If you’re involved in a high-conflict divorce, there is a fair chance your ex will try to conceal income or assets in order to reduce their obligations.
If you suspect this could be happening, discuss your concerns with your divorce attorney. They can review your finances for evidence of suspicious activity and bring in a financial expert, such as a forensic accountant, if necessary.
What should you look for if you suspect hidden money?
It may be common for one spouse to handle the finances, but an acrimonious divorce is not the time to be in the dark. If you are unfamiliar with your financial picture, familiarize yourself now. Get copies of a few years’ worth of tax returns and their underlying documents. If you don’t understand them, get help from your divorce attorney or another appropriate professional.
You should see all of your income and your spouse’s income — including tip income — listed appropriately on your income tax return.
Pay attention to Schedule B, which covers interest and dividends earned. Do the numbers make sense? Also look at Schedule D, which covers capital gains and losses. These come from selling assets. Has your spouse been raiding the brokerage accounts?
Another important thing to check for is a Form 1099-R. This form indicates there has been a distribution from a retirement account.
If your spouse is an entrepreneur, look for any opportunities they may have had to transfer business money into personal accounts or vice-versa. Corporate entities are common places to funnel assets. Make sure you know about all entities under your spouse’s name and examine the tax returns for those entities.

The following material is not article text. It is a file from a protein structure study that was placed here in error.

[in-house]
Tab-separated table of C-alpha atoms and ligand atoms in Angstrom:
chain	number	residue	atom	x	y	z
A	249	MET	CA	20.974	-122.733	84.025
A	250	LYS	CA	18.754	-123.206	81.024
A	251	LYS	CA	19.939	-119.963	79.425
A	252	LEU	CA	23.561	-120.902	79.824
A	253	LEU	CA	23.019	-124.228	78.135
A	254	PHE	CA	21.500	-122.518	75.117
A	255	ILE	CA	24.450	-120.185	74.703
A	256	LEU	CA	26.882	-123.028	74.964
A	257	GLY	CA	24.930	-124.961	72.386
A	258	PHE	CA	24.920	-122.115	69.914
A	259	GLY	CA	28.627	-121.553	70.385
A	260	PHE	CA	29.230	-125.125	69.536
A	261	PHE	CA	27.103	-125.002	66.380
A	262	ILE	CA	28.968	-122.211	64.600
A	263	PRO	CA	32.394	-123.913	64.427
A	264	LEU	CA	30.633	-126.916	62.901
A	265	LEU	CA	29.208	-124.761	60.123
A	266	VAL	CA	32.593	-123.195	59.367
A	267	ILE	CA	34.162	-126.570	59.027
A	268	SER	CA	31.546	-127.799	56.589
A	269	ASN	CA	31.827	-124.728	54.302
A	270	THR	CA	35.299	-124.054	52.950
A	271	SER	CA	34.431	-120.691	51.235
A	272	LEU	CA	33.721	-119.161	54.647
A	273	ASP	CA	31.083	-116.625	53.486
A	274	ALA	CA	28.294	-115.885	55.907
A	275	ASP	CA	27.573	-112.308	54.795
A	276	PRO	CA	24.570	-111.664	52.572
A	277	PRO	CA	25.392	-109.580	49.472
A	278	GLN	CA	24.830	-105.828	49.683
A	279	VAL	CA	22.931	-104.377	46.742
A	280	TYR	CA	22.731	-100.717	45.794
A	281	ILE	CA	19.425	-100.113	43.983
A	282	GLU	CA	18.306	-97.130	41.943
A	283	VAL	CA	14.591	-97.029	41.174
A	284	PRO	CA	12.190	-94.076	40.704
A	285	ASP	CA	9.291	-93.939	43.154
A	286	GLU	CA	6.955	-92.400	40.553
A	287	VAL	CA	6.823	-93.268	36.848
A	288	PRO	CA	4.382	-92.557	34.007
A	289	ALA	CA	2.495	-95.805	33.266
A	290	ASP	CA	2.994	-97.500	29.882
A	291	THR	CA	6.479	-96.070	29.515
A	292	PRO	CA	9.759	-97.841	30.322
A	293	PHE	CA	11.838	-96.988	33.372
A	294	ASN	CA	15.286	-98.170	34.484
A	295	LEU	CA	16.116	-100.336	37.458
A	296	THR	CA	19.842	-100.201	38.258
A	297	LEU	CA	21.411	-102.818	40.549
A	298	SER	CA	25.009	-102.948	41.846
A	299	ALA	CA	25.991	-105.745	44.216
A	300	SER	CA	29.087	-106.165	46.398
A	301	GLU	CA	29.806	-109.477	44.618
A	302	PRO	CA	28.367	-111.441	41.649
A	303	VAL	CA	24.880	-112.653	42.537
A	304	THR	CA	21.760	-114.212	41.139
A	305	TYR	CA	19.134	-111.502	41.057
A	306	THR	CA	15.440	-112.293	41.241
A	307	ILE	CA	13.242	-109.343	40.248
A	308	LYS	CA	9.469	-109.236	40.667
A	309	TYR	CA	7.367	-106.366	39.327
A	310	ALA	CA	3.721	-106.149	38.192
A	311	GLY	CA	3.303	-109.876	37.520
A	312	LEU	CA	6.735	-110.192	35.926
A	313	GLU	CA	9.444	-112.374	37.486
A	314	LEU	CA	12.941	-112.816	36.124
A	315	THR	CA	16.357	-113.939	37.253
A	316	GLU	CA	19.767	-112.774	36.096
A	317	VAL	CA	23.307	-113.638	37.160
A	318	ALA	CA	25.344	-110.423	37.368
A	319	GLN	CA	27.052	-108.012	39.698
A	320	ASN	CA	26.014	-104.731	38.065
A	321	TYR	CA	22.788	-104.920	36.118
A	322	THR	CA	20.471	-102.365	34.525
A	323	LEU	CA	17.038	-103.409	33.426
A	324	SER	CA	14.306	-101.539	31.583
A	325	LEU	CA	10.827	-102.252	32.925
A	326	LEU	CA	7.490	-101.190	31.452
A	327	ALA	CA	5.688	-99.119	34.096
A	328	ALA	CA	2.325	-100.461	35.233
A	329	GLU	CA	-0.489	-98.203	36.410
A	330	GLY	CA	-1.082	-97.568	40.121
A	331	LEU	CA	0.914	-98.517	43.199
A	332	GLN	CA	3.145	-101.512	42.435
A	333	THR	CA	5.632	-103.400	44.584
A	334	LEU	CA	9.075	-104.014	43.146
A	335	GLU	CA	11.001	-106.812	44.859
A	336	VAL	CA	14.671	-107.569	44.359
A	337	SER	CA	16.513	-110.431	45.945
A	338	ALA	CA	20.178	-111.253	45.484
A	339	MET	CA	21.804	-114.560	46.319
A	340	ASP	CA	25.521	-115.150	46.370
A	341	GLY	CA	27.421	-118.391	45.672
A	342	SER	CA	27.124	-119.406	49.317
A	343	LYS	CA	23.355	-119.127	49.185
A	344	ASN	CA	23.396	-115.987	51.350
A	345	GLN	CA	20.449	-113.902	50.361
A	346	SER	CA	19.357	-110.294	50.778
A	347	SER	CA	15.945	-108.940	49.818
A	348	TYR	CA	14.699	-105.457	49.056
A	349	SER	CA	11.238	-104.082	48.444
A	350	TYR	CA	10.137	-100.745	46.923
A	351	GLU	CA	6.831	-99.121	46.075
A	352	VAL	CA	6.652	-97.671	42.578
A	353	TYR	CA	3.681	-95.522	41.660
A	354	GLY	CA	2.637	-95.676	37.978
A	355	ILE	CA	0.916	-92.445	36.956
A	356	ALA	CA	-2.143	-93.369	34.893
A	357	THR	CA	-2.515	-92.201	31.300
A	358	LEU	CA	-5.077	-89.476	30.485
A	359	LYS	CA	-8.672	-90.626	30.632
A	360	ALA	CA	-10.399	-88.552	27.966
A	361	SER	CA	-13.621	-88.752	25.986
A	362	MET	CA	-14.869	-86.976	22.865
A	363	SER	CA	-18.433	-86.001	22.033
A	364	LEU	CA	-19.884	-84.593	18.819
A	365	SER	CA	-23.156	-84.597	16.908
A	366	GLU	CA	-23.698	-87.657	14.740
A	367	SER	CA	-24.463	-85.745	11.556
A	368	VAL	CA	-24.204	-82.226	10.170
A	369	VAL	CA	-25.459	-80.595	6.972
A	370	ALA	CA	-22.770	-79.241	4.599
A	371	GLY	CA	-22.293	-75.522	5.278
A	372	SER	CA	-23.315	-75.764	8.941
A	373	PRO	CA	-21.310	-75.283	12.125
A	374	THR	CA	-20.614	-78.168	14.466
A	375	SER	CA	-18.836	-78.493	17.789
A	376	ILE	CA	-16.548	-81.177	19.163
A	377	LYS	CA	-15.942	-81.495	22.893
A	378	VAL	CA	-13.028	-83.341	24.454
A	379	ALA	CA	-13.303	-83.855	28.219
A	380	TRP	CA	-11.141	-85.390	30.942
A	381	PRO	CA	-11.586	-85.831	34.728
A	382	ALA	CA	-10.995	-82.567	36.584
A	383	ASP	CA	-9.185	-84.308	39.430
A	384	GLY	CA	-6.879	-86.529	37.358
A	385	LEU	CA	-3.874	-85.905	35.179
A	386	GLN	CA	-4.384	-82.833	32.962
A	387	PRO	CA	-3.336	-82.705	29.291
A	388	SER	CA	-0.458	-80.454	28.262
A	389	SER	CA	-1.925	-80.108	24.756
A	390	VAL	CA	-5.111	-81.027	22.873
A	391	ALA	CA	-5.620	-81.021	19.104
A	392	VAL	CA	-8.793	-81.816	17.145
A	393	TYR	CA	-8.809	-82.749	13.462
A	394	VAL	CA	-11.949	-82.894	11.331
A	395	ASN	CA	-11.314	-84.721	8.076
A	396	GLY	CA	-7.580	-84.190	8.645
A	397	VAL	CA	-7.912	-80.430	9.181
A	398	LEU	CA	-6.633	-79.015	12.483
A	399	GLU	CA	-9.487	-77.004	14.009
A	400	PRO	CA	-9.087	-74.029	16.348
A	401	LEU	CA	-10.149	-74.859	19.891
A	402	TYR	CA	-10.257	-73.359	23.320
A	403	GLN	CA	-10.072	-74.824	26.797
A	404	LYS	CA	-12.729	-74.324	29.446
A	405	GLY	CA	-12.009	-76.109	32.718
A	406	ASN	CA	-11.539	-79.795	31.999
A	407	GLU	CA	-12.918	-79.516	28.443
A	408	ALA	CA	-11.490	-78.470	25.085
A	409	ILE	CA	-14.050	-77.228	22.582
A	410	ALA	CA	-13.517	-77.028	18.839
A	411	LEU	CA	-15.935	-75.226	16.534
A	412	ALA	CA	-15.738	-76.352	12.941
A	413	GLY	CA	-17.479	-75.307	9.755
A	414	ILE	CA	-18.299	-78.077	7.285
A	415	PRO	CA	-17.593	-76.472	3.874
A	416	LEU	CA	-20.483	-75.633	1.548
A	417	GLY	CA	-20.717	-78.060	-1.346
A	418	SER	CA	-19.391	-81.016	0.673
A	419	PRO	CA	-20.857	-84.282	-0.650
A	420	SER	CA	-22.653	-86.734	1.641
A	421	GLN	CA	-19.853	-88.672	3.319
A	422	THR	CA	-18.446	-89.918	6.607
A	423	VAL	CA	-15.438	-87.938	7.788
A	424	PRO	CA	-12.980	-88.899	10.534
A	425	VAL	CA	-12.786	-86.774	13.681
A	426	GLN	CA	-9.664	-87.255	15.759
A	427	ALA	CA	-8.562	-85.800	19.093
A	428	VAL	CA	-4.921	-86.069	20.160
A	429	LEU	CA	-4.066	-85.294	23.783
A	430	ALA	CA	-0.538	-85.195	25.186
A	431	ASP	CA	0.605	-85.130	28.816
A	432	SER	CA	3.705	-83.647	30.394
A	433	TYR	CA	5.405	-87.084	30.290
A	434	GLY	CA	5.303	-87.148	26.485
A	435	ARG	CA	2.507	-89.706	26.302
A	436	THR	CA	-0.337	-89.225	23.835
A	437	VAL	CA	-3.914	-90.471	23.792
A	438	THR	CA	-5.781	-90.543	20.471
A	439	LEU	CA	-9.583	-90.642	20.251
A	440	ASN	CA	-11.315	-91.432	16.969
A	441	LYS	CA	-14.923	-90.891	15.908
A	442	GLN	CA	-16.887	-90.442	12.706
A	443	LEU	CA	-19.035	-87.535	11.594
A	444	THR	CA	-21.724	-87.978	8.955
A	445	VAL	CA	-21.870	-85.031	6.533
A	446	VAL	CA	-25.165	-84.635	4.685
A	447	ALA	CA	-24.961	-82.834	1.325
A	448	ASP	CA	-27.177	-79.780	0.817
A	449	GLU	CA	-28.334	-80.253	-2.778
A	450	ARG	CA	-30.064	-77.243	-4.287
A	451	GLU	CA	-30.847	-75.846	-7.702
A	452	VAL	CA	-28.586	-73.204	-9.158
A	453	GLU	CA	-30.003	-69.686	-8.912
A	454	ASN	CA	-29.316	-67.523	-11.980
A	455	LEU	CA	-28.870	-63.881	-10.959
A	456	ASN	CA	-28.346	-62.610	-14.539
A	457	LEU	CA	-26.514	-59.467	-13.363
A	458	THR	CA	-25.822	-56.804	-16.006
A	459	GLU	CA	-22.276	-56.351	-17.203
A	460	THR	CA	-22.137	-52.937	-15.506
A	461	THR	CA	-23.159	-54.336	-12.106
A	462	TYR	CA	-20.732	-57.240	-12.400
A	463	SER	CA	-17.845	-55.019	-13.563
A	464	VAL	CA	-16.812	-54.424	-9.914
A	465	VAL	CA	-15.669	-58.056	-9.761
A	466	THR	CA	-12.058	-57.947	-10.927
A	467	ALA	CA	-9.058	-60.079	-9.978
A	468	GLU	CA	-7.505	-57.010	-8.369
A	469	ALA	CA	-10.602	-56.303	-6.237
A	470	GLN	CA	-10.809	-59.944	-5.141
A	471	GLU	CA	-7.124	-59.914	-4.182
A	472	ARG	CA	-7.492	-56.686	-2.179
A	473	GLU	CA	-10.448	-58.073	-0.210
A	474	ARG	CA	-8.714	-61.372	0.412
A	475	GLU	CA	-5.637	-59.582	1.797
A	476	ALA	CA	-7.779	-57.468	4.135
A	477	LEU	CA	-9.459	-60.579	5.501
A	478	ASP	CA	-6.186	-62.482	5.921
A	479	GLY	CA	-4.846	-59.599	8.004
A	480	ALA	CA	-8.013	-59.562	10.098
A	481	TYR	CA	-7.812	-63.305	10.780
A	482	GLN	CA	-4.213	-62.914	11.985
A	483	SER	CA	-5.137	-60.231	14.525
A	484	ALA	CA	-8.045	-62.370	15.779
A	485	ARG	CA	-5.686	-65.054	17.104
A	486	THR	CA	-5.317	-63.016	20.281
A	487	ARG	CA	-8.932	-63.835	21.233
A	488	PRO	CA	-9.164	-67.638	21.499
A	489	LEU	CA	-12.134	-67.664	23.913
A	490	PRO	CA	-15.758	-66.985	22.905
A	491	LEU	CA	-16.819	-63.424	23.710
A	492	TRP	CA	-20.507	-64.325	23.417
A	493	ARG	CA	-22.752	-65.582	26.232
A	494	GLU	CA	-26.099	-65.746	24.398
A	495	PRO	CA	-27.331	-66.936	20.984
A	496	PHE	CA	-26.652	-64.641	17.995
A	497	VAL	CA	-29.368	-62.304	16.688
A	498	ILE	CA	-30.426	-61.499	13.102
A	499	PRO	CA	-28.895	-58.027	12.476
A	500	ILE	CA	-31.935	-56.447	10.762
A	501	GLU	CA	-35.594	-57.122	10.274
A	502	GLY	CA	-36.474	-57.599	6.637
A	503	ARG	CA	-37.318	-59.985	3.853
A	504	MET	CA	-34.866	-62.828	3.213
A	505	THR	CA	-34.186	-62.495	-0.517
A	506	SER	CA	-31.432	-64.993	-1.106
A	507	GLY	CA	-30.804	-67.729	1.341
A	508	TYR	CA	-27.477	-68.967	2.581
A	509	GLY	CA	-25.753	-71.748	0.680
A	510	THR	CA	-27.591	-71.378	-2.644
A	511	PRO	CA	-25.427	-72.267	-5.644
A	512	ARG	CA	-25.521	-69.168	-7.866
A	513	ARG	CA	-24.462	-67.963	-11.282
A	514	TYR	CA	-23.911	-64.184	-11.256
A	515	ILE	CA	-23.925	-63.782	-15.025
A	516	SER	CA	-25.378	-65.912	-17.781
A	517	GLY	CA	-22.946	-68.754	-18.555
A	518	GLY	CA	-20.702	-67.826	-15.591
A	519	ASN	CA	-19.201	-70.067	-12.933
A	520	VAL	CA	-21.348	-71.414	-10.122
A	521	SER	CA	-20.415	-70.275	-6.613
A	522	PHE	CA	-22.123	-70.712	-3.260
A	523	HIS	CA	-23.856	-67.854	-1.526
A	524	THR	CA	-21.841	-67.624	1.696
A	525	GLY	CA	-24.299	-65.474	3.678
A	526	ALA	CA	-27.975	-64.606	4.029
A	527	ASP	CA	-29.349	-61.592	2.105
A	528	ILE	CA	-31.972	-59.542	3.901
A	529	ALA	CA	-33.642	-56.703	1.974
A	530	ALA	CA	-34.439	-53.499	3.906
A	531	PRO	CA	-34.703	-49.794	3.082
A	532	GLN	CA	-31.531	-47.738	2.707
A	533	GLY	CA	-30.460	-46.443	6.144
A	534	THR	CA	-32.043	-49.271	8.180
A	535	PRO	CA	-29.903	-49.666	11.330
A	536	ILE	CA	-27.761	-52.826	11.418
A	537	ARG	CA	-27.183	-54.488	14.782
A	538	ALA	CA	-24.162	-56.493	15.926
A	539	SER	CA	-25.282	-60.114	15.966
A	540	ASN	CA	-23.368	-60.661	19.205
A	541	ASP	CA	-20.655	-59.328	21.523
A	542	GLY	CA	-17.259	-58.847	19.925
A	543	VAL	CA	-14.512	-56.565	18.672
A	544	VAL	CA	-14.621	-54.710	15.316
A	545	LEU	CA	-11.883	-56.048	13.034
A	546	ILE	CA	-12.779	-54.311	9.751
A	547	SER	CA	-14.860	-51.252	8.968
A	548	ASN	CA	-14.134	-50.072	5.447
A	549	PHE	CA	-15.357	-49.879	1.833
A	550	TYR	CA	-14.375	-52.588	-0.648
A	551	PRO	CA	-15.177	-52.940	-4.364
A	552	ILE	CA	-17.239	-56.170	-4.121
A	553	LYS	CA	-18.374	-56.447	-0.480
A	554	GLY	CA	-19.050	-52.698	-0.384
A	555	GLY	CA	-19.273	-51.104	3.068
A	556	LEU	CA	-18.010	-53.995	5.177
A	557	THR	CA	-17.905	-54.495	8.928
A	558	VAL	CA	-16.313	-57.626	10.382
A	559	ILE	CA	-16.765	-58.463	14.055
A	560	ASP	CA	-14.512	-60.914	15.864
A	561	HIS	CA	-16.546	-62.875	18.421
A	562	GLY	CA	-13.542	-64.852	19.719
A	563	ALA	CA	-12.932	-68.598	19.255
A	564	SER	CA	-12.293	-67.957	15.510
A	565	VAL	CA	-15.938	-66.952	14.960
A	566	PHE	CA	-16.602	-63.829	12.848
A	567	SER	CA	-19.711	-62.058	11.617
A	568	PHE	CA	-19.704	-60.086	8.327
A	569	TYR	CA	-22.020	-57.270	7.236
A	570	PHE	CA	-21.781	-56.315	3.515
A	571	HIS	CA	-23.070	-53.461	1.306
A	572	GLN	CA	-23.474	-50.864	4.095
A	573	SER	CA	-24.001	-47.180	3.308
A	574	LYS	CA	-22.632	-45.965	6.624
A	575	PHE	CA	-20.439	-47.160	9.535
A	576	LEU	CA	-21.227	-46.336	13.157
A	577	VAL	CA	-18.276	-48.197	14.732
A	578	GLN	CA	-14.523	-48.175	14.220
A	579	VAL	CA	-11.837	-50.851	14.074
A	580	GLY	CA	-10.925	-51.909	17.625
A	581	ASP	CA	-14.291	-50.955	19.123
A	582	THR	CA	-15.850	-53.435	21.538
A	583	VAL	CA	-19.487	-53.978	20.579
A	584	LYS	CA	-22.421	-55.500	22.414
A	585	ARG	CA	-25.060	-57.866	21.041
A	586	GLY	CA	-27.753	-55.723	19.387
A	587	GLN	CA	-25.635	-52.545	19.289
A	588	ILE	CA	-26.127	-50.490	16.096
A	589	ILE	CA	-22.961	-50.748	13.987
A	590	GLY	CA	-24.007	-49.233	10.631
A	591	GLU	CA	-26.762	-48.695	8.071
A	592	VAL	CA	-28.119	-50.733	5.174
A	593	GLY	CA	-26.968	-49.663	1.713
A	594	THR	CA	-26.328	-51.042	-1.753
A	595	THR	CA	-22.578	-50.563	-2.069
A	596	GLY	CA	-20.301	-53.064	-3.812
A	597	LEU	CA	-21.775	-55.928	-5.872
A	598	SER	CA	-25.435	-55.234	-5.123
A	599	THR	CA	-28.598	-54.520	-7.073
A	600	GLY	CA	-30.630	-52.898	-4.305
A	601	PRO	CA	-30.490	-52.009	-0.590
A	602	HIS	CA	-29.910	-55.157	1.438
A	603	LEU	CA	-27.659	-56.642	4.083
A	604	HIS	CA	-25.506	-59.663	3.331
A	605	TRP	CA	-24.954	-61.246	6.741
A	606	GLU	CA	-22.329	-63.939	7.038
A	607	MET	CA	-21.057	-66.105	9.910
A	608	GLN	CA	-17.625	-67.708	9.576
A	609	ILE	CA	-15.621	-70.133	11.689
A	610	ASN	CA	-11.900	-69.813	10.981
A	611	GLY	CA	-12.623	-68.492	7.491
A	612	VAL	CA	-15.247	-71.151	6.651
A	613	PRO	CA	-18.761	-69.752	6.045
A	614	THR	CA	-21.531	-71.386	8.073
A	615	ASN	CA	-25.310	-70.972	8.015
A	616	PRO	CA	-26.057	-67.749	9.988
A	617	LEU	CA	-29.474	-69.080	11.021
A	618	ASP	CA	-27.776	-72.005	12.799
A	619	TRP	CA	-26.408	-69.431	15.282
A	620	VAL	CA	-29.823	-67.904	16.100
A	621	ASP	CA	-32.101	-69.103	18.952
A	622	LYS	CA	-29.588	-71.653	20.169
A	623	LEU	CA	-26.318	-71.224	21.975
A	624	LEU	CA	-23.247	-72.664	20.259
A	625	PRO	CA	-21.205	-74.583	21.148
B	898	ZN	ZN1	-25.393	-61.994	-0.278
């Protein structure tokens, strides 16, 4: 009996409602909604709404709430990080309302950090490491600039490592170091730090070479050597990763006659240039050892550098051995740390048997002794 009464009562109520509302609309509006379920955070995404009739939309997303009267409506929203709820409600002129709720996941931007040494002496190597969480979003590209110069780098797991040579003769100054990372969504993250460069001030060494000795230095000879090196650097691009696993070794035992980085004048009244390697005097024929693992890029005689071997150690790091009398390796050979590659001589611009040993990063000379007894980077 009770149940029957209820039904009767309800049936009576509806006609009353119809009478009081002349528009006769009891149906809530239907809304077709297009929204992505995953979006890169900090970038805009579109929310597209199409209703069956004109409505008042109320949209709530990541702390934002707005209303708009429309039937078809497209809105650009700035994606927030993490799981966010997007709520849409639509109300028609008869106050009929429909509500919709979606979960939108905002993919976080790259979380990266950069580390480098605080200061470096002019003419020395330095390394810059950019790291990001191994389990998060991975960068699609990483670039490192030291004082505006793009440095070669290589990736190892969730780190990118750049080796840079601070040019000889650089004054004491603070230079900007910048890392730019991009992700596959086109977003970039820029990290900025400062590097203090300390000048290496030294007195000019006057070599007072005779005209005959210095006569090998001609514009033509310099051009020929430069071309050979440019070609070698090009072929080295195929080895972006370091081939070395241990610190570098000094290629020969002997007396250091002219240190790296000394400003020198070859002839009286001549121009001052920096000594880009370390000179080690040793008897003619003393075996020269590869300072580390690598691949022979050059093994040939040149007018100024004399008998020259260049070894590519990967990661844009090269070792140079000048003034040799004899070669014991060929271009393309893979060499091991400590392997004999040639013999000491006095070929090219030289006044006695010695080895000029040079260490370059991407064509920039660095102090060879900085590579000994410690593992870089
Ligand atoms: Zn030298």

Keep an eye out for these red flags
Hiding income and assets can start as soon as your spouse begins considering divorce. If you notice your spouse’s spending habits have changed, find out why.
Another red flag is when your spouse gives you an allowance instead of engaging you in the overall finances. If the allowance is generous, you may be disinclined to dive into the finances — and they could be counting on that. Similarly, consider it a red flag if your spouse wants to go to financial planning meetings without you.
Watch out for money being transferred from one account to another. There are a few legitimate reasons for this, such as transferring credit balances to a lower-interest card. That said, many transfers are suspicious, especially between personal and business accounts.
Routinely monitor your retirement and investment accounts yourself. You need to know if your spouse is contributing a reasonable amount and if they have been taking disbursements.
If you find suspicious activity, the first place to go is your divorce attorney.